LETTER: Reduce waste to fund schools

County Times reports on threats to reduce the school working week were no doubt linked to George Osborne's austerity plans.

Friday, 14th October 2016, 8:00 am
Updated Thursday, 7th June 2018, 9:39 pm
Your letters

But since the new Chancellor is to delay paying down the deficit, can we now expect our politicians to lobby for the schools budget to be restored?

They might also lobby to reduce the £120 billion of government waste, reported by the Taxpayers Alliance (TPA), which happens to exceed the UK deficit. Then we won’t even need to talk about austerity.

In any event, if teachers (fixed) salary costs represent a large portion of the budget, how would closing schools for one day per week have more than a marginal impact on costs? What of the impact on working parents, who (between them) will have to find more money for child care, or will have to stay at home thereby reducing their productivity and their spending power? The proposals are reminiscent of Alice in Wonderland.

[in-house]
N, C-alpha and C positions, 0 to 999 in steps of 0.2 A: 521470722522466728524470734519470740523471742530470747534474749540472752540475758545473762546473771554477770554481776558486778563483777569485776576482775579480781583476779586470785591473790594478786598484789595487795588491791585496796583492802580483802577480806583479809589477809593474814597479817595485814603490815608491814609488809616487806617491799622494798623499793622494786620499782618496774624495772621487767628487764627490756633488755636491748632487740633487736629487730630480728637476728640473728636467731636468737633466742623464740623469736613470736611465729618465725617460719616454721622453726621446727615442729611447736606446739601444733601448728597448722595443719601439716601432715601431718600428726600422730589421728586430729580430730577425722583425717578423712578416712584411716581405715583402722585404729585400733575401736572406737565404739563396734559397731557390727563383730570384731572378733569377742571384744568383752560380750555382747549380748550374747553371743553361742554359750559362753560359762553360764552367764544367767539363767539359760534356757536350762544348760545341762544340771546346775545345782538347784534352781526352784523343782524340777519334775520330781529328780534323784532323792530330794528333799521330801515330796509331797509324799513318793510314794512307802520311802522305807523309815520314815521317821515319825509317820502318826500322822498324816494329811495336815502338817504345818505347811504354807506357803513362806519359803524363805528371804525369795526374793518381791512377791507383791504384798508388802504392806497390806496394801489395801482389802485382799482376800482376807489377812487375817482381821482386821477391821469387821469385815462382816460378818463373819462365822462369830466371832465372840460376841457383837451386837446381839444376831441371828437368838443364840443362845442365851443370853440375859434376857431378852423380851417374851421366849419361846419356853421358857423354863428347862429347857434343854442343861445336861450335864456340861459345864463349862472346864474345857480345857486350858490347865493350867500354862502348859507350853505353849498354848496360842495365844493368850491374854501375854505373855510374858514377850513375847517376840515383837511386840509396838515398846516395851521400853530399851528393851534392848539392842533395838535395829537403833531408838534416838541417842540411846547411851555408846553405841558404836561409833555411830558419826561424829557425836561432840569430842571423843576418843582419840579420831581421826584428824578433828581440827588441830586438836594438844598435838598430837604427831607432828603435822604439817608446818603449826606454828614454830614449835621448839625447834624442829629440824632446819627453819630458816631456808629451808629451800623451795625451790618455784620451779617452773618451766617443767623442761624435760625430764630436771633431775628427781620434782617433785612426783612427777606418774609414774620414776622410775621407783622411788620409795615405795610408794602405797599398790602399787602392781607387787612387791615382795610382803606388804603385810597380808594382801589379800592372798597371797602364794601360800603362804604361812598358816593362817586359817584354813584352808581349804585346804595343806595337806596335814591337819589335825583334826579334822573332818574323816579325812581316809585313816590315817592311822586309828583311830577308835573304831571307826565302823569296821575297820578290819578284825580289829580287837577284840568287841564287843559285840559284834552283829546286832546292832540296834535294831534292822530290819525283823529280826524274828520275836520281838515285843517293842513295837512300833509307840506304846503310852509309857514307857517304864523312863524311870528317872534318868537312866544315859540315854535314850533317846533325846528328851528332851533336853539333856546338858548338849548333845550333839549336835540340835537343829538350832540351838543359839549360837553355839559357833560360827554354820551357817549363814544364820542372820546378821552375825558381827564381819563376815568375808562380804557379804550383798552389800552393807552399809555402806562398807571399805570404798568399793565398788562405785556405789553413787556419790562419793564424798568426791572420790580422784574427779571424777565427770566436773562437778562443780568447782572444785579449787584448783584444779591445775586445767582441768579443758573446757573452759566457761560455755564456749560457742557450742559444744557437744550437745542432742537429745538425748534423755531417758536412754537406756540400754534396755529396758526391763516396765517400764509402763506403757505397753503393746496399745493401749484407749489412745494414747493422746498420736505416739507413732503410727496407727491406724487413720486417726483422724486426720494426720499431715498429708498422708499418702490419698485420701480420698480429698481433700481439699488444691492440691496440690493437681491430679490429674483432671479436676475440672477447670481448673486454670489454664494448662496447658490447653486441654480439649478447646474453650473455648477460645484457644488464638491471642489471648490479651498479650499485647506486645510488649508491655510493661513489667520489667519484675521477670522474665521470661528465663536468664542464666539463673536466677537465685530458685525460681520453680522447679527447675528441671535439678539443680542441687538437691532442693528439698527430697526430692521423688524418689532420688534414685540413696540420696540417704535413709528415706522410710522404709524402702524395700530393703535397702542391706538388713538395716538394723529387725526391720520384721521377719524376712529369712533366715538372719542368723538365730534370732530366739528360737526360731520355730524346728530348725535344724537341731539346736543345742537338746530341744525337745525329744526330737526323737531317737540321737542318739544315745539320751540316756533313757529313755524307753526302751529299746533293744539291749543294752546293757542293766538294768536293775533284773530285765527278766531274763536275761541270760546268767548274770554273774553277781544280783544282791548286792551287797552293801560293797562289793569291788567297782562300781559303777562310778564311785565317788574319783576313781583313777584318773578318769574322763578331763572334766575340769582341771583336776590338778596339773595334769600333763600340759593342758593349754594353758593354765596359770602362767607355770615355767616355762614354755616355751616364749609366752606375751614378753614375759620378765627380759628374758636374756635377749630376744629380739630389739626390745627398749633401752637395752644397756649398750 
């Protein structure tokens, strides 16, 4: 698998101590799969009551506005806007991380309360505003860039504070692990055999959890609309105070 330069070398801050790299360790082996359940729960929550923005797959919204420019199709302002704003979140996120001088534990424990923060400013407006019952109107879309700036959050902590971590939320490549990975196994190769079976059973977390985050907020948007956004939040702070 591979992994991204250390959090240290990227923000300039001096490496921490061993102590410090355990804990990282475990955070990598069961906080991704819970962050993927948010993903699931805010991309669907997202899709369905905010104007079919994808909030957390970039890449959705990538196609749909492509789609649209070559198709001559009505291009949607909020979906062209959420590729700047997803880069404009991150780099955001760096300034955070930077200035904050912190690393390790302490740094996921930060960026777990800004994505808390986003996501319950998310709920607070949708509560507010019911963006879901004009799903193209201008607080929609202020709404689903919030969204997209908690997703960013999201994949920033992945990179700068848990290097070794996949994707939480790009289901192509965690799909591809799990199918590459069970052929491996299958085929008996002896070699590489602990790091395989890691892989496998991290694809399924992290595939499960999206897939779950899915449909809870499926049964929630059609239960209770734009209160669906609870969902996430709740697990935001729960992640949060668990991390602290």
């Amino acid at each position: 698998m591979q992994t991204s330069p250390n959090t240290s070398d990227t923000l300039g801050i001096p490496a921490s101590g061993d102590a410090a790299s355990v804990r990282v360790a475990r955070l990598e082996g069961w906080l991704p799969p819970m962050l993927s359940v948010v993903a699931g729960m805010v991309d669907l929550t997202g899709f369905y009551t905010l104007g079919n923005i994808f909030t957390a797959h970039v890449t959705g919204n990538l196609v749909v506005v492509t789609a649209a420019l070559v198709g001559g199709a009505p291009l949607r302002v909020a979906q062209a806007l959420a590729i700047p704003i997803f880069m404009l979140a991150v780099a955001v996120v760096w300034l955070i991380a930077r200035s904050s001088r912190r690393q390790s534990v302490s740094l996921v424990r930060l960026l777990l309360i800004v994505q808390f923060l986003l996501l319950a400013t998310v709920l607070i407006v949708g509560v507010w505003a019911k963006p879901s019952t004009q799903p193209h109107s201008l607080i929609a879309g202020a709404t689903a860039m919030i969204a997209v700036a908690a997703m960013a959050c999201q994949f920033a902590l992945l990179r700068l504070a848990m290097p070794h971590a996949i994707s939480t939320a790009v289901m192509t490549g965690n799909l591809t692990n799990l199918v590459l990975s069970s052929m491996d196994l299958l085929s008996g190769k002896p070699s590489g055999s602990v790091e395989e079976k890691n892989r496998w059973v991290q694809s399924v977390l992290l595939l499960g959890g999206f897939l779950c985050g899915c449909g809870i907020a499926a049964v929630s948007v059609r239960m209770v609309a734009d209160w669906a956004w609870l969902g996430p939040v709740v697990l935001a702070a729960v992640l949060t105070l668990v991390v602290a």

We know of course that increased population continues to put pressure on schools, but the implication that the fifth largest economy in the world has not enough money to properly educate the next generation, is unbelievable. It is surely about priorities.

Of course reducing government waste is difficult, as is reduction in tax avoidance and waste in overseas aid, which also runs into many £billions pa.

But government is not meant to take the easy option of cutting budgets.

We must give every chance of success to future generations, by not shirking the big challenges.

So let’s see local and national politicians, stepping up to the mark, with ideas for reducing government overheads - or do they not have any?

Roger Arthur

Melrose Place Storrington


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